1. Except that they believe they are (sublimely) "right" and also have the right/obligation to coerce society into doing what they feel is right for humanity. In that respect, they share the wonderfully self-centered and arrogant nature of the left. Witness the lawless behavior of Greenpeace.

  2. Jim~

    Valid point - but the question is why? There obviously is a need for coercion in socialist and other leftist beliefs. After all, you cannot have central planning without telling people what to do.

    Since you brought up eco-terrorists, which I tihnk is an apt point, it made me wonder if "capitalist-terrorists" were possible? I'm not quite sure how or if it could work - I can't imagine people leading terrorist attacks to force others to buy certain products. Its striking that it is an ideology that due to its nature is seemingly opposed to the pitfall (namely violent coercion) that nearly all ideologies fall prey to. Just a thought though.


  3. I have always thought that recycling is coerced behavior. It seems to be the only place in Western culture where forced, unpaid labor (slavery) is allowed. I would call that capitalist terrorism of a kind.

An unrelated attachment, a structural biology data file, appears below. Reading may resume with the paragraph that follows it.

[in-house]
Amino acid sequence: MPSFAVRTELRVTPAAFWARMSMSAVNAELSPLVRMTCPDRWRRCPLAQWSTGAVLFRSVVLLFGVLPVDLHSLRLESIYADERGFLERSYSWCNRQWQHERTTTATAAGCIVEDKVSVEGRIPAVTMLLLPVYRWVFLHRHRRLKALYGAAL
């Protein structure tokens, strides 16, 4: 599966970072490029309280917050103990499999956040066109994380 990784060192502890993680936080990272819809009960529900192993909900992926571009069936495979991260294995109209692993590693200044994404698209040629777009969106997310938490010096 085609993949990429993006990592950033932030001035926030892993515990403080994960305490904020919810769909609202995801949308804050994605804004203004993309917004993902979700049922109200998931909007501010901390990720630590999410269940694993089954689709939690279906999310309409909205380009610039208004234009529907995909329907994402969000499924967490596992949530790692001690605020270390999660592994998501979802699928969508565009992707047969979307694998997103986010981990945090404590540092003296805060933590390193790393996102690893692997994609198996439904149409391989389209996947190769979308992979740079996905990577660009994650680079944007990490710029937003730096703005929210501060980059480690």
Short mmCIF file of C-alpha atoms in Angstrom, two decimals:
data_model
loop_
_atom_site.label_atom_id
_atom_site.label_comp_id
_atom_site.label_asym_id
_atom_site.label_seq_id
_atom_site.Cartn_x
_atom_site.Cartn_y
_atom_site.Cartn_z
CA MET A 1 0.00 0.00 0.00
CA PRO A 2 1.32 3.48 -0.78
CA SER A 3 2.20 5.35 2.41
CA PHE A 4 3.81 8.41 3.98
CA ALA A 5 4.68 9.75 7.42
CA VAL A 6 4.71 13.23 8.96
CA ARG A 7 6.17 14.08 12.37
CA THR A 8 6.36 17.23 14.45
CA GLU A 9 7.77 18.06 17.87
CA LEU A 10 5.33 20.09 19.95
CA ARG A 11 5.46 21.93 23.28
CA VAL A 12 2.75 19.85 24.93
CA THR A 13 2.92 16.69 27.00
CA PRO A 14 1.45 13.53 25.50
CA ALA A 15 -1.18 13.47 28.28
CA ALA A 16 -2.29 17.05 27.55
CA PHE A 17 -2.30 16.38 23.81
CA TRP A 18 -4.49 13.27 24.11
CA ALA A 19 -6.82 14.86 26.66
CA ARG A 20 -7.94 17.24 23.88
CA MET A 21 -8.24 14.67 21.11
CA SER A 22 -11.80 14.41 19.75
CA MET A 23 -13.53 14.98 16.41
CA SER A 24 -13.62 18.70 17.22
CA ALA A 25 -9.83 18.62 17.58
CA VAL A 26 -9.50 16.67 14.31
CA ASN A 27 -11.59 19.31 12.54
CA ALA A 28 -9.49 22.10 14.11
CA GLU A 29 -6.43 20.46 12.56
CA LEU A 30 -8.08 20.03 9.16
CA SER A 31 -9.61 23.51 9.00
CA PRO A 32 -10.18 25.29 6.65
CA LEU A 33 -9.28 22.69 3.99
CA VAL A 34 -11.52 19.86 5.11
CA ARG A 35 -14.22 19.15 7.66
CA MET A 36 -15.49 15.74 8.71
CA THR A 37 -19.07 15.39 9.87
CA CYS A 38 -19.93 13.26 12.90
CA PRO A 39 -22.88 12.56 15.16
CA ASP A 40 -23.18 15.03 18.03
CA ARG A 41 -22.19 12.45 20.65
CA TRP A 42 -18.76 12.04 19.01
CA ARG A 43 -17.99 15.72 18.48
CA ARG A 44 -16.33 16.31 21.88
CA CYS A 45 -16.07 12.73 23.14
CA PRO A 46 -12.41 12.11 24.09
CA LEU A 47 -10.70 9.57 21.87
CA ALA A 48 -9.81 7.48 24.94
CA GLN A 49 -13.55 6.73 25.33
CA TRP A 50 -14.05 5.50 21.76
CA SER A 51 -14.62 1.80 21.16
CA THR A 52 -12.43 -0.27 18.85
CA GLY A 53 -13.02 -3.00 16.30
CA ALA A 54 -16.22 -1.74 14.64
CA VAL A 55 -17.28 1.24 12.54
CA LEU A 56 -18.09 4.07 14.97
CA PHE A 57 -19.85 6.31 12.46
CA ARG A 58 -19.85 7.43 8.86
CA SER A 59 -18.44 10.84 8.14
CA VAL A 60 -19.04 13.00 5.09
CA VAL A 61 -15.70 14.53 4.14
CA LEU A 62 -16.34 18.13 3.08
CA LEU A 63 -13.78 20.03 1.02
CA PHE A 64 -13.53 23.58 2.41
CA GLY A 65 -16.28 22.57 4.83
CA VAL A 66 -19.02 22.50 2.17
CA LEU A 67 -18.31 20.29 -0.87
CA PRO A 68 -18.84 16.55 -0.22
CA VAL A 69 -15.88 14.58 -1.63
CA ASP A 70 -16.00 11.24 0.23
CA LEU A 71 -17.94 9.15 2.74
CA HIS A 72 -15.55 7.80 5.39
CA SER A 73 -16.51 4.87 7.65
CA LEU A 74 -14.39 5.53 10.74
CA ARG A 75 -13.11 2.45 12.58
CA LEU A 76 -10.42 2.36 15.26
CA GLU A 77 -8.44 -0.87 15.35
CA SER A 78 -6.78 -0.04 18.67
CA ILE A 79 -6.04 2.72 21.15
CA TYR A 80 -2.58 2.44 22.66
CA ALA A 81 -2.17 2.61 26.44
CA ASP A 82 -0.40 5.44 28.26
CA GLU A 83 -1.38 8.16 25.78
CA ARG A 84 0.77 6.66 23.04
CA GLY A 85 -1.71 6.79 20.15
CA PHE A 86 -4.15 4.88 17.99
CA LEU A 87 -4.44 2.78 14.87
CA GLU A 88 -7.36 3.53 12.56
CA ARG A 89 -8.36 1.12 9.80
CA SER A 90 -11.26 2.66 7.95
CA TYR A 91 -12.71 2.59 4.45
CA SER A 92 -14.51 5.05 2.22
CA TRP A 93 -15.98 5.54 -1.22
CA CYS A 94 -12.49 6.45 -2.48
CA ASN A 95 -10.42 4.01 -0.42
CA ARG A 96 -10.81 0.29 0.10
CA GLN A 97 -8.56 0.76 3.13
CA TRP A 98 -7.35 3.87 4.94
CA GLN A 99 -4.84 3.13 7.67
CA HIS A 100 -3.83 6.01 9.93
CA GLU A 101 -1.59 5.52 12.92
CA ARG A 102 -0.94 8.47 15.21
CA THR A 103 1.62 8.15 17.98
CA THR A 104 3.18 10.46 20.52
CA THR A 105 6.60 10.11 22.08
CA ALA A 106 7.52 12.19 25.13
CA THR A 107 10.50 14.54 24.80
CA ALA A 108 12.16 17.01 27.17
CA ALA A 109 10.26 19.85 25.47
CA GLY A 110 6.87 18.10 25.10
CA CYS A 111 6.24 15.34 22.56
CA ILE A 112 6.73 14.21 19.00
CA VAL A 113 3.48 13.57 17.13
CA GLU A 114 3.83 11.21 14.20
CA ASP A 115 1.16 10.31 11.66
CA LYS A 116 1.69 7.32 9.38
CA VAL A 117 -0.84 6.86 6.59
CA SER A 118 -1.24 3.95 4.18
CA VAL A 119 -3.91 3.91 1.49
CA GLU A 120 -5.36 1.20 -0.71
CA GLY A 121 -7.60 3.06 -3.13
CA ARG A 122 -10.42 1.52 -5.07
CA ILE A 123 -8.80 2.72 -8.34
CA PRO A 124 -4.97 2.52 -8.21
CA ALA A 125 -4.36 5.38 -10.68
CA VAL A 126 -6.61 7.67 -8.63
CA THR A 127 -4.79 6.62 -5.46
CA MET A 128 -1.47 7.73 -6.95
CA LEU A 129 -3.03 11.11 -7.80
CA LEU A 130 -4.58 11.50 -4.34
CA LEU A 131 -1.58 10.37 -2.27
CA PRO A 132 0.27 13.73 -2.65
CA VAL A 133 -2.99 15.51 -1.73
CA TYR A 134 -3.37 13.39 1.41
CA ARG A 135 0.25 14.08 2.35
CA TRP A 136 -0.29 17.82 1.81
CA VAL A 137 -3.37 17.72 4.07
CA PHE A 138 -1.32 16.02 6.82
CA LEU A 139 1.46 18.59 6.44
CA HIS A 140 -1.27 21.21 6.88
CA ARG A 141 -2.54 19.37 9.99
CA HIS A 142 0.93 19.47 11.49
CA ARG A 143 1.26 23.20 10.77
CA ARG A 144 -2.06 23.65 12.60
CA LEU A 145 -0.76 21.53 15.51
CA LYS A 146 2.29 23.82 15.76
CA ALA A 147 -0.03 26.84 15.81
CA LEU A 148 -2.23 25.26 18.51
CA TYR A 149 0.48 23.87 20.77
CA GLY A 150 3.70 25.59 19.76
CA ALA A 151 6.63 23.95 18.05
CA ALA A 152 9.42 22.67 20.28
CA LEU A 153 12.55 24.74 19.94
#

Another example is people having no choice in purchasing toilets. You MUST buy the current water-saving products, even though they are not as effective. The coercion is not violent. Perhaps it cannot be in our society. It seems to me to be an extension of the politicization of views. The steps seem to be:

    1. Surface an issue (environment, gay rights, etc.)
    2. Politicize it in the MSM
    3. Seize opportunity in the 4th branch of government.
    4. Insert personal beliefs into government actions.

    Personally, I am not against green endeavors. I just hate coercion.

    You asked "why?" One thing I have noticed in many dialogs with left participants is ridicule. Every time an invitation to discuss/debate surfaces, the left resorts to ridicule to stub off the honest exchange of ideas. I think of that as a form of coercion, as well. I am guessing that they think of themselves as intellectually superior (in a greater good for greater numbers kind of way). They need to understand the "Trolley Problem" on an up-close, personal basis. Every person for whom they reduce liberties is less of a human.

    Bit of an old fart rant there. ;-}

  4. Jim~

    I think you're absolutely right that your examples involve coercion, but is that really capitalism (or maybe more correct the free-market) that is committing those acts or distortions to the competitive system? I would argue that its these ideas - namely environmentally friendly products - that have overriden the fundemental nature of the free-market and the 'terrorism' (it may be too strong of word here) is external to this system.